One play. Twenty years.
When you reread a classic you do not see more in the book than you did before; you see more in you than was there before. ~ Clifton Fadiman
The first few years I studied Romeo and Juliet with my high school freshmen, when I was in my early twenties, I followed the Star-Cross’d Lovers school of thought: Romeo and Juliet, two innocents, their eyes meet across a crowded room, she teaches the torches to burn bright, he’s the god of her idolatry, he wants to be a glove upon her hand, she wants to cut him out in little stars–but the cruel world conspires to bring them down.
The way Juliet’s father tells her to thank him no thankings nor proud him no prouds but get to that church on Thursday and marry Paris or he’ll drag her thither on a hurdle–what kind of father says that to a thirteen-year-old girl? Parents don’t listen.
The kids might be a little quick to act, and goodness knows Romeo should have waited to talk to Friar Laurence before buying that poison. But who can expect patience of such romantic souls? A sad story indeed.
When I hit thirty, and had several years of teaching under my belt, I shifted to the What Can You Expect When Teenagers Behave Like Brats? philosophy: Romeo and Juliet, a couple of kids in a hurry. He doesn’t even bother to drop in on his family, just runs off to crash Capulet’s party, proposes to a girl before the first date, insists on a jumped-up wedding, then gets himself kicked out of the city, and he still hasn’t been home for dinner.
She mouths off to her father, tells him what she will and will not do, and right after he’s told her what a nice husband he’s picked out for her. I mean, if you were a parent and your daughter spoke to you in that tone of voice, would you pat her hand and ask what’s wrong, or would you remind her who’s boss here? If Romeo had just gone home in the first place, like any decent boy would, instead of running off with his friends, this mess wouldn’t have occurred.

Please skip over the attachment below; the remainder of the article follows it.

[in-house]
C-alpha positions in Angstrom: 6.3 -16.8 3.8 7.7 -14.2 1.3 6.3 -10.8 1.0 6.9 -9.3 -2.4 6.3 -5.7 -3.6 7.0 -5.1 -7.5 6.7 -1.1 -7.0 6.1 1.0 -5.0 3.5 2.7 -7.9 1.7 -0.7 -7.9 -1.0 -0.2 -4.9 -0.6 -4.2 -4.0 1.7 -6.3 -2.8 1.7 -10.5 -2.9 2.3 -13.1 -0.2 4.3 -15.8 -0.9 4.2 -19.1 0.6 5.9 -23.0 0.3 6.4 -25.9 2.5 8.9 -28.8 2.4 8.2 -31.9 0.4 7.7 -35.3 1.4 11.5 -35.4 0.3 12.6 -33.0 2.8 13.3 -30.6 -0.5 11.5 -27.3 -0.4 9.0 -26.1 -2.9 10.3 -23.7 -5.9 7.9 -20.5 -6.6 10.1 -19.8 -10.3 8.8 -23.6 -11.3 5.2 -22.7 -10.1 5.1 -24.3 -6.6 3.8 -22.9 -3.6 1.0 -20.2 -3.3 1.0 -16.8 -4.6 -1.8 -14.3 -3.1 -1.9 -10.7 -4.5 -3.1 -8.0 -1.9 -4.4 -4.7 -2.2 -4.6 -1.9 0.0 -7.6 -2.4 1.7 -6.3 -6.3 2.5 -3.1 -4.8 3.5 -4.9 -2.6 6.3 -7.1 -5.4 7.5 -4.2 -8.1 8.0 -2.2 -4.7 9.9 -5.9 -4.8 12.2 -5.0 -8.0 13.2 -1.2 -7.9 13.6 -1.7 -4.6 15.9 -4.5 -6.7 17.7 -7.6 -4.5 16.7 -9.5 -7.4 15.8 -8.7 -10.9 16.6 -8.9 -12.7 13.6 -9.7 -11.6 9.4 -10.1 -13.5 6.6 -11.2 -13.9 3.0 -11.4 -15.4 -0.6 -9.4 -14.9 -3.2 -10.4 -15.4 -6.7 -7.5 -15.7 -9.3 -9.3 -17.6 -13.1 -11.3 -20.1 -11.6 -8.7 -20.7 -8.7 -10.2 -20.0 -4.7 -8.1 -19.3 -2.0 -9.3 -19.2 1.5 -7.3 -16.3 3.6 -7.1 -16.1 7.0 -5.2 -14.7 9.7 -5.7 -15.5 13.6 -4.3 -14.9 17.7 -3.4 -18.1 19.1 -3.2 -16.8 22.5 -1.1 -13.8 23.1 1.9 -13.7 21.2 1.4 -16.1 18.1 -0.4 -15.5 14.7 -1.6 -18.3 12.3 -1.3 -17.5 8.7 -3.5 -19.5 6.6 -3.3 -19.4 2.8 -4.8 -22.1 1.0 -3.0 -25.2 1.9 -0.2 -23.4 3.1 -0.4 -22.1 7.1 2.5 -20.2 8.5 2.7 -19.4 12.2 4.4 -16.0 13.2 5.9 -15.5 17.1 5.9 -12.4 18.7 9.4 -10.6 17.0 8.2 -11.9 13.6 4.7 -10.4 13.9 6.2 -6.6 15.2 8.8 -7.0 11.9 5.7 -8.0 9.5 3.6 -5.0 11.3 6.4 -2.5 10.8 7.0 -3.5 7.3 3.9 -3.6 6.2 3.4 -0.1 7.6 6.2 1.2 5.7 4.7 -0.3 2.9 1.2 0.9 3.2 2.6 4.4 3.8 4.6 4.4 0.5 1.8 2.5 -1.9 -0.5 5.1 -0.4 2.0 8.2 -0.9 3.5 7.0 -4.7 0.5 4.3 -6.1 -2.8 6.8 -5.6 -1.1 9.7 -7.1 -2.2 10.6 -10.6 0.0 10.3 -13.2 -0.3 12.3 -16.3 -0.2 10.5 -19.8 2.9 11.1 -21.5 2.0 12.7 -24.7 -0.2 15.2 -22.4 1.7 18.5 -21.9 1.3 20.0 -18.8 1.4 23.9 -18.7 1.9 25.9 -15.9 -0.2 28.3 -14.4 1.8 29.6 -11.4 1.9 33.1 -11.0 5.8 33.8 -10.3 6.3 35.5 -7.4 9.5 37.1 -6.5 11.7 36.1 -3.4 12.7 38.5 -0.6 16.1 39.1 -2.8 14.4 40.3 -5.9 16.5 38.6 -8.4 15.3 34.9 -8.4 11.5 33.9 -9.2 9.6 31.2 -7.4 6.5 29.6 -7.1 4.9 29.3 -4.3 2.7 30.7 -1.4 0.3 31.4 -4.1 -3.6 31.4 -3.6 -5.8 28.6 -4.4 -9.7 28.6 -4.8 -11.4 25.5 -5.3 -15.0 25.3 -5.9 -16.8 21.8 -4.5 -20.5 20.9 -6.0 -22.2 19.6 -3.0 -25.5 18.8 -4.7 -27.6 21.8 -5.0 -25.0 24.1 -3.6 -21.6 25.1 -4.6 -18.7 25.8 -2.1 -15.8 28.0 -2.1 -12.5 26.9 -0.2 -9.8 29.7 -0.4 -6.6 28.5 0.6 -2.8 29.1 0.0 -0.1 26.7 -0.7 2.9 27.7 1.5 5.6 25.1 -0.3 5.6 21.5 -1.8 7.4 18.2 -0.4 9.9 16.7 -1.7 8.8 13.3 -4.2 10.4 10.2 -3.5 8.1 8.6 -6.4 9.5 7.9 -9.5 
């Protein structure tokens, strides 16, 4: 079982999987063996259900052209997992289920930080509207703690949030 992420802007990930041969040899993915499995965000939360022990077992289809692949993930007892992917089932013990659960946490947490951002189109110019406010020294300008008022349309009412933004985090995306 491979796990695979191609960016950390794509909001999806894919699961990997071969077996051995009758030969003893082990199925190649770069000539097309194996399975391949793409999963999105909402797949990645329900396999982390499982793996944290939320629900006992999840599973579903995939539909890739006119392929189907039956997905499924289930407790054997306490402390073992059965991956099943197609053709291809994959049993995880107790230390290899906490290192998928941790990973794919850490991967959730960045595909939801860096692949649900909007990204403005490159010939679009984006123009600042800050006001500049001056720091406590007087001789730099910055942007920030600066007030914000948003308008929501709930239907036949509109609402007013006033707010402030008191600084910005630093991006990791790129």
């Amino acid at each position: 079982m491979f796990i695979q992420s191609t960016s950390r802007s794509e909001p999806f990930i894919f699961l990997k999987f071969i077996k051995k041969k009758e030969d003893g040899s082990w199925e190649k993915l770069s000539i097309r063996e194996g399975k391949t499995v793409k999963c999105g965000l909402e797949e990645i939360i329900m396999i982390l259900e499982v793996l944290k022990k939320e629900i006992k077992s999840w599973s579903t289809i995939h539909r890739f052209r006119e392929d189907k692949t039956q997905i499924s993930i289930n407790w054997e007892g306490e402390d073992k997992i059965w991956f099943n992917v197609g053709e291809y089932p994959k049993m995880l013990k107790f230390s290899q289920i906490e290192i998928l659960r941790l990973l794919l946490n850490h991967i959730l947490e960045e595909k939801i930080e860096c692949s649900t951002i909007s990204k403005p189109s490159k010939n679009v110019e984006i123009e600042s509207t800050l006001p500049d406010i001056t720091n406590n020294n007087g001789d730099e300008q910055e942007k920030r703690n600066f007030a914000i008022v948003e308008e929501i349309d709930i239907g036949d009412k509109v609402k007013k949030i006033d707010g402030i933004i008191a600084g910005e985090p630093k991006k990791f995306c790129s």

In fact, since Old Montague and Old Capulet had that very afternoon been sworn to keep the peace, they might have arranged a marriage between Romeo and Juliet–formed an alliance that way–and the whole of Verona would have lived happily ever after, and Montague would have been spared the expense of a gold Juliet statue. Paris might have been a little put out at being jilted, but he’d have gotten over it. Kids! They don’t think.
When I hit forty, however, I developed the dogma of the Meddlesome Priest. Friar Laurence has no business performing a secret marriage between two minors without parental consent. He says he wants to promote peace, but he isn’t a diplomat. His field is pharmacology.
Furthermore, when Juliet informs him she’s about to acquire an extra husband, why doesn’t he go right then to her father and tell the man she’s married? Capulet wouldn’t have been pleased, but he’d have gotten over it.
Instead, the Friar gives Juliet a sedative and stuffs her into a tomb with a passel of relatives in varying stages of disrepair. The man appears to mean well, but it’s also possible he intends to take credit for being the brains behind the peace accords.
Bunglesome or corrupt–the end is the same. With role models like this, are we surprised that children run amok?
Soon after the last epiphany, I ended my stint as a classroom teacher. I’ve wondered what would have happened if I’d continued studying Romeo and Juliet with them year after year. Would I have had new insights? Developed new interpretations? Uncovered new layers of meaning?
How much more would I have shared with my students?
Would I have continued to teach them respect and reverence? Would I have led them down the primrose path of dalliance and left them mired in levity?
How much more would I have seen in my students?
How much more would I have seen in myself?